Davis was wonderful. I hadn't planned on going to Davis but I know it was easily one of the best decisions I ever made. However, as a post grad I have a few bones to pick with the college education system. Or maybe it's just 1 large bone.
College, I really could have used a class on growing up. I sat at my desk for a solid hour today going to the various websites I have bills with. This includes Citibank for my student loan, Toyota for my car, AAA for my insurance as well as mint.com and golden1.com for bank statements. Oh and paying $307 for my car registration with DMV (FML). Flipping back and forth between all these websites and making new budgets to get through a hard month has really taught me a thing or two about being an adult. Primarily that it sucks, but also that it's expensive. And the fact I'm still paying for an education that has already produced a diploma is somewhat bittersweet. But it would have been really nice to be forewarned about the hard, rough, dog-eat-dog ways of the real world.
For example, DMV sent me my car registration bill in January. I made a mental note to check back in a few months when the time came to pay a $242 registration fee. Thinking it was in May, I open my file folder this morning with all my bills in neat, labeled folders and nearly pass out when I see the due date as 4/12. My eyes scan the bill and in a quaint little box are late fee intervals, laughing at me. Being nearly 3 weeks late equated to an additional $65. Now, I'm just livid. Pacing around my bedroom in my pajamas, it's far too early to be this mad. I call Rob, talk his ear off about the inequities as he listens patiently for my blood pressure to go down (old much?). I'm furious with myself for missing a deadline but also peeved that DMV couldn't bother sending me a bill less than 3 months away from when it was due. I mean CMON, January for a bill due in April? RUDE.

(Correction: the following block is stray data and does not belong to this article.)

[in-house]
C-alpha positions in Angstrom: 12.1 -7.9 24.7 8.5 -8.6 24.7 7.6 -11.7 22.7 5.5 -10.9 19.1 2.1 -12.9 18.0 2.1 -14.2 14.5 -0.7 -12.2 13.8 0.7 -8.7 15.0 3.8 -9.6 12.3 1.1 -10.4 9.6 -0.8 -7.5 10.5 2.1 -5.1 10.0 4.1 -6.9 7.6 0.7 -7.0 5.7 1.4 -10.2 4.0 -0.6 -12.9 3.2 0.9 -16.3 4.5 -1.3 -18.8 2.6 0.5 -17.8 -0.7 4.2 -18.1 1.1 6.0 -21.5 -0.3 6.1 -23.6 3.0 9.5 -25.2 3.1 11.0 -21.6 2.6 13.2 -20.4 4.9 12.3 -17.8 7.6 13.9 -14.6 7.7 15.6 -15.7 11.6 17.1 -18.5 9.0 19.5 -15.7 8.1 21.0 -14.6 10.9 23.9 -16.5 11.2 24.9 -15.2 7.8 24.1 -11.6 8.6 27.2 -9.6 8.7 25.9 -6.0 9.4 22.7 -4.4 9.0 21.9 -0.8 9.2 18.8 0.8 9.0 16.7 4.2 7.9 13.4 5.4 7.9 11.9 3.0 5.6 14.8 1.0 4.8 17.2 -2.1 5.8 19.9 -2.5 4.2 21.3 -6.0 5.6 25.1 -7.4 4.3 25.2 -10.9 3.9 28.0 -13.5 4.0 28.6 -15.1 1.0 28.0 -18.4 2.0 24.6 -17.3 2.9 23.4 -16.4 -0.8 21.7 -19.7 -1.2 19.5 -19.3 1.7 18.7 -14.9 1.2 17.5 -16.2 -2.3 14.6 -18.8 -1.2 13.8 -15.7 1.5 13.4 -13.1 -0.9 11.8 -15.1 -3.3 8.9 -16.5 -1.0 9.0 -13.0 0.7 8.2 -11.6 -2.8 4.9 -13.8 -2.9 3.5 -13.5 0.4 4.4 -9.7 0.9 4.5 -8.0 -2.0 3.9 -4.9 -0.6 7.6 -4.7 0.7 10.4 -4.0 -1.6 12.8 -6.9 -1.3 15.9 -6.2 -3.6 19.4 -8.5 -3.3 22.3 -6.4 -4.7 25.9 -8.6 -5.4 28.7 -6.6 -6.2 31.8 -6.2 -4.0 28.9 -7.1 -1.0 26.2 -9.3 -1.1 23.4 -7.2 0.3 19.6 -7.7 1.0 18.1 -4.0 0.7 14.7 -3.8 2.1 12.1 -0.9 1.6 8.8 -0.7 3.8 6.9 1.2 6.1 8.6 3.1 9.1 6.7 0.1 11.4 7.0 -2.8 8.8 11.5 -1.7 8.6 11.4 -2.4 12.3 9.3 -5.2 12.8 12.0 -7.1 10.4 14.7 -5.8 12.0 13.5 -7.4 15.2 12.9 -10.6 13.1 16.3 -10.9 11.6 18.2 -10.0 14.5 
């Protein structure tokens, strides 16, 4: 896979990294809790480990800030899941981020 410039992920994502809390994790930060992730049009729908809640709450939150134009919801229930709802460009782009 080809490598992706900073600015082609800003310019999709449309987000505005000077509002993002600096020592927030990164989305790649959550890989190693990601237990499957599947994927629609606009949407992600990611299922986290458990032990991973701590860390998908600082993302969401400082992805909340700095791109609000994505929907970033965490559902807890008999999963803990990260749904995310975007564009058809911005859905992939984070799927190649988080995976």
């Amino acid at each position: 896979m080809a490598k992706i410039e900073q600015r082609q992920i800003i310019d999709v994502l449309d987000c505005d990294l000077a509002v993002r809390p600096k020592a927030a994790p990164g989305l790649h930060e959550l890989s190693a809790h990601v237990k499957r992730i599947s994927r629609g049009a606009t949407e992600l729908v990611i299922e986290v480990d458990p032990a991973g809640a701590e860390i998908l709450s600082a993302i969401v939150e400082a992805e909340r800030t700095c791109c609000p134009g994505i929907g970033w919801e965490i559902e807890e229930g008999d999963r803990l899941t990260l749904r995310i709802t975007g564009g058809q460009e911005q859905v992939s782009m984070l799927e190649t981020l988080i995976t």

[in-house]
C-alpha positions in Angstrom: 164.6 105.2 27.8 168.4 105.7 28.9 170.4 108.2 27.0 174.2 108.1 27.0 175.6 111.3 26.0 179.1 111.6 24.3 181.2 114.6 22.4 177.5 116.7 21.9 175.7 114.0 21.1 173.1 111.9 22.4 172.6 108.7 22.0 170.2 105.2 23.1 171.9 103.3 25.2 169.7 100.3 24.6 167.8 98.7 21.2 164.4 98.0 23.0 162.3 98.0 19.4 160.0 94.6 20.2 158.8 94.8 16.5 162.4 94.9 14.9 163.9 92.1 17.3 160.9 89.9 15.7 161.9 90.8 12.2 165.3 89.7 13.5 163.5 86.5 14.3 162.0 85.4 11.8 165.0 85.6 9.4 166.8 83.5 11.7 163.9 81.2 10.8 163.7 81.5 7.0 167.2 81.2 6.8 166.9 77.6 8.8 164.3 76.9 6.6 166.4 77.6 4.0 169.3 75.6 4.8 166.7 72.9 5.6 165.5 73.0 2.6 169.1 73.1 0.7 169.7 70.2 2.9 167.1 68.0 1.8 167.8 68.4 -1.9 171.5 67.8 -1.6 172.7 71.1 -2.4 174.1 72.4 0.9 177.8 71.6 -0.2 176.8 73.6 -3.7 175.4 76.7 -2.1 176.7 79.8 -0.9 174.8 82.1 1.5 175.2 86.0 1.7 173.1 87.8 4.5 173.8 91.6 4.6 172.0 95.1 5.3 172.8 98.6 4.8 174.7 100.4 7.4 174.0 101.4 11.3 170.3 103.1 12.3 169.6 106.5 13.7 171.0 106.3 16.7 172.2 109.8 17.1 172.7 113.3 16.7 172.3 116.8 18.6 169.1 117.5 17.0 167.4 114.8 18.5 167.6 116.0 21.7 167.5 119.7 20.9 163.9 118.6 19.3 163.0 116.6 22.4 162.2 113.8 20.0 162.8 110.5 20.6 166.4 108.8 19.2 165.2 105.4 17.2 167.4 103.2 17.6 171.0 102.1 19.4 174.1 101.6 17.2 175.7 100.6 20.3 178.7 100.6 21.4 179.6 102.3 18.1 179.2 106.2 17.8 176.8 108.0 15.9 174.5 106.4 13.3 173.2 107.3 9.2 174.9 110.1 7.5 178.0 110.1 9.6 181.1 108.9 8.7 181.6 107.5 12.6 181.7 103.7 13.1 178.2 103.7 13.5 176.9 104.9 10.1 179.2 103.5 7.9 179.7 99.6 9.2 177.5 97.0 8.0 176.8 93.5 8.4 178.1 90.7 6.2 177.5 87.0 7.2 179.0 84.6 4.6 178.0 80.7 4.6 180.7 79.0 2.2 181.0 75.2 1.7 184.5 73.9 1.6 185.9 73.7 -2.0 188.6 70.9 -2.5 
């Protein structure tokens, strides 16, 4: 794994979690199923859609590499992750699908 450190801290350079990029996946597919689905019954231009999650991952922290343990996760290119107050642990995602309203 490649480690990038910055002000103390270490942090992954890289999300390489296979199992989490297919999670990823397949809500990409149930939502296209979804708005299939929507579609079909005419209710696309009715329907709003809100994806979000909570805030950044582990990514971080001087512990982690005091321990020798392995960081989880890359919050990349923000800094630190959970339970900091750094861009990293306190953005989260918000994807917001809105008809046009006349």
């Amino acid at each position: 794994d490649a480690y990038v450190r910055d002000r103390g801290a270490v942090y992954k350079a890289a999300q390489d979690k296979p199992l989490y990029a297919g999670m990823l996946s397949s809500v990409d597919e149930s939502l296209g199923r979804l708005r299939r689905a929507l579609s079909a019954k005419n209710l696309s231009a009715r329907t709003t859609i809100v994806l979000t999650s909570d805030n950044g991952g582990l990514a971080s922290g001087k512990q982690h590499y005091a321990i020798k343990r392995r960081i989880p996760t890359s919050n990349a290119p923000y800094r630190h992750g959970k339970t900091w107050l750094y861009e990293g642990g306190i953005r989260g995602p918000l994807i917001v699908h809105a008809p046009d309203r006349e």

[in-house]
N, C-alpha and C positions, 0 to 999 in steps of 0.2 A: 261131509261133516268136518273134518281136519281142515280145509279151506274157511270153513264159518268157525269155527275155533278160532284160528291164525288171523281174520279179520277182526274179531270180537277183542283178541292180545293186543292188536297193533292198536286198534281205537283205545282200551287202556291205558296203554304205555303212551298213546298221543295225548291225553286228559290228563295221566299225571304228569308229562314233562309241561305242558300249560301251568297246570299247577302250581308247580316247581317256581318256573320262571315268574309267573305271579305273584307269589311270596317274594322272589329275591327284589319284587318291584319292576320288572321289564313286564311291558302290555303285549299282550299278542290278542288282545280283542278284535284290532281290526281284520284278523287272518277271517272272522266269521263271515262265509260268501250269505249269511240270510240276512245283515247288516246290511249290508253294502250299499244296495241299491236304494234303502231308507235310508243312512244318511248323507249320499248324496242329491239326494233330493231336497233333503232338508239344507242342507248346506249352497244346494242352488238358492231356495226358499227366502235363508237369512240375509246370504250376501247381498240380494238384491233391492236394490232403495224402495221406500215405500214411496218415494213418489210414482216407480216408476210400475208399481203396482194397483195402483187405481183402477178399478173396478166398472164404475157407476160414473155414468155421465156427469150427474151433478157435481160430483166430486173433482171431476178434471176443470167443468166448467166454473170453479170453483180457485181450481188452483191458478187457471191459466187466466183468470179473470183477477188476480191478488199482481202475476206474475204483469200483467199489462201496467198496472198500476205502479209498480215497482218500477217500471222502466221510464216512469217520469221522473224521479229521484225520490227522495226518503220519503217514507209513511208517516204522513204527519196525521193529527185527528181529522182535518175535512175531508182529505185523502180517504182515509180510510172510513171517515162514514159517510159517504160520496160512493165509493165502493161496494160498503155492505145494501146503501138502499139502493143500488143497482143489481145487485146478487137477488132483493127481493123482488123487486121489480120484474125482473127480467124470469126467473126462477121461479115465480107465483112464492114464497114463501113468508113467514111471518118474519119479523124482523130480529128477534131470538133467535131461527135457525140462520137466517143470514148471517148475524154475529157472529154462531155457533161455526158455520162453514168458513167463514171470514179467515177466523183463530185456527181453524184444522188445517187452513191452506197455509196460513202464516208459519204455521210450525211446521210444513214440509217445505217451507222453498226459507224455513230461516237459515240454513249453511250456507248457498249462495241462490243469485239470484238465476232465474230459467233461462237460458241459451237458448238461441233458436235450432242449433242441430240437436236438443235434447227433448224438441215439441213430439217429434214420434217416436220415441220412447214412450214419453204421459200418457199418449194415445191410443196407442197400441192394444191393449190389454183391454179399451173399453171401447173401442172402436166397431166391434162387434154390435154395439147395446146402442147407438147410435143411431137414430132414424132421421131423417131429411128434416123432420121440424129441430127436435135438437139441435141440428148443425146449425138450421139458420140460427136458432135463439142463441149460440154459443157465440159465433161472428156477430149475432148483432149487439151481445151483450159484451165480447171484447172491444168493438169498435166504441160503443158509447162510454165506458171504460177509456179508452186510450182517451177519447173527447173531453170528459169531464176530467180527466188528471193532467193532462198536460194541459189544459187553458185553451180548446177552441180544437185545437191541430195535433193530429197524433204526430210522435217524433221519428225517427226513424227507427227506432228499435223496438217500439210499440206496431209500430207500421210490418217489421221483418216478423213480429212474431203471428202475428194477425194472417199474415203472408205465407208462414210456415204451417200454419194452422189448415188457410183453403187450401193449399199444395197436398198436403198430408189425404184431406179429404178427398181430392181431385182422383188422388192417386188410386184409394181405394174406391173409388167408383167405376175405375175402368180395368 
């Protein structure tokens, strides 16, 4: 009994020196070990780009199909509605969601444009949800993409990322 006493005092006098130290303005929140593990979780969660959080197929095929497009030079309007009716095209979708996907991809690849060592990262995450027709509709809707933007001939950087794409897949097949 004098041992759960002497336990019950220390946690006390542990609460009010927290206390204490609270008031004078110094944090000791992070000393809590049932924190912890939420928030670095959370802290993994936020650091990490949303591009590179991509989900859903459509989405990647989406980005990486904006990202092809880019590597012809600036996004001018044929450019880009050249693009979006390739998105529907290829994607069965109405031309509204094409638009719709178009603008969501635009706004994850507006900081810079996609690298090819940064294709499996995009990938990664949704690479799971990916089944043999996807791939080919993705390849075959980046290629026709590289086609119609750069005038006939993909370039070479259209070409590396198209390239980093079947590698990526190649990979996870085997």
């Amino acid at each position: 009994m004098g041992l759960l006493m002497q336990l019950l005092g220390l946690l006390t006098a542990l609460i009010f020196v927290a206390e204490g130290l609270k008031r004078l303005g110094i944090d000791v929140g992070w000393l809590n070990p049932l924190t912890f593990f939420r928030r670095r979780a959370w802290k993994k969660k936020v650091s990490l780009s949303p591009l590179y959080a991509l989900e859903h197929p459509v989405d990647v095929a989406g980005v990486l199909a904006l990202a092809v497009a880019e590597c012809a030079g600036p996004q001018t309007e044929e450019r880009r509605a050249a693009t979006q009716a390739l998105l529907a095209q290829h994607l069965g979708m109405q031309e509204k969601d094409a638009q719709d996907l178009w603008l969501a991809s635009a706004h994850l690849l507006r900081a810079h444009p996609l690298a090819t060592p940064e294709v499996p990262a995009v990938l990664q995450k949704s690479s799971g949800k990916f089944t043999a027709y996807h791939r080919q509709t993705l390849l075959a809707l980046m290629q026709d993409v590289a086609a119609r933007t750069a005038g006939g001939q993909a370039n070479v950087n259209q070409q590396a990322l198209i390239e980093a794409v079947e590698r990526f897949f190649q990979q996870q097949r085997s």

Need this book
Also embarrassing but true, I filed for an extension on my taxes. Since I was still a student for most of 2010 (I didn't start my full time job until Nov 2010), I only made about 10,000 give or take last year. This means my taxes should have been a breeze. However since this was my first year being an adult, I didn't ask my Dad to do my taxes and since I'm an irresponsibleadult, I also didn't learn how to do my taxes. Because I'm cheap, I didn't want to pay someone to do my taxes so thus I filed for an extension. I know we learned how to do taxes in econ senior year of high school. However, 4 years later when I actually need to recall how to do them I simply can't. So there's another weeks worth of curriculum that could've been added to this "growing up" class in college.
There are other skills and instances that a growing-up class would've been useful for. When I got my first "real" paycheck working a 9-5 job, my eyeballs nearly popped out of their sockets when I saw that 1/3 of my paycheck was gone. I mean, when you used to make max $400 a month, taxes are a breeze. Now, its like a full blown tsunami every month. I was in e-mail correspondence with my HR rep about EVERYTHING: my missing paycheck, benefits, vacation time; she was basically my new life adviser (Thanks Jody!). Then there comes that awkward time when your parents start asking you to pay for things yourself. My parents have been gracious enough to pay nearly all my bills for the 22 years leading up to college but as soon as that first paycheck rolled in, it was time for the bird to fly the nest. Since they don't have the heart to kick me out of the house (pshhh they love having me), they did ask me to start paying for my own car insurance on the new car I was purchasing. When I called AAA to figure it all out, my customer rep talked me in circles about what types of coverage, deductibles, etc I needed and I managed to muddle through to find proper coverage. That being said, it's very easy to get conned by people who know you've never done it in your life.
Maybe it could be part of a Humanities Course. "Humanities 69: All the ways the world will screw you for the rest of your life" (Check out the abbreviation: Hum69... bahaha sorry I couldn't resist). Or an Econ class named "Econ99 : the Government will take all your money". Or a Political Science class called "PS101: Nothing in life is free, especially freedom in the United States". Anyways before this entry goes down to Bittertown, USA (oh, it's already there?) I recognize the fact that college isn't set up to teach us real world skills. I know that I should've just taped my DMV bill to the bathroom mirror, or I should have learned to file taxes like all the other responsible human beings in the world, but I can't help feeling that after 4 years of painful tuition, there would have been one class that taught me how to grow up.
You know what I did learn in college? How to make jello shots.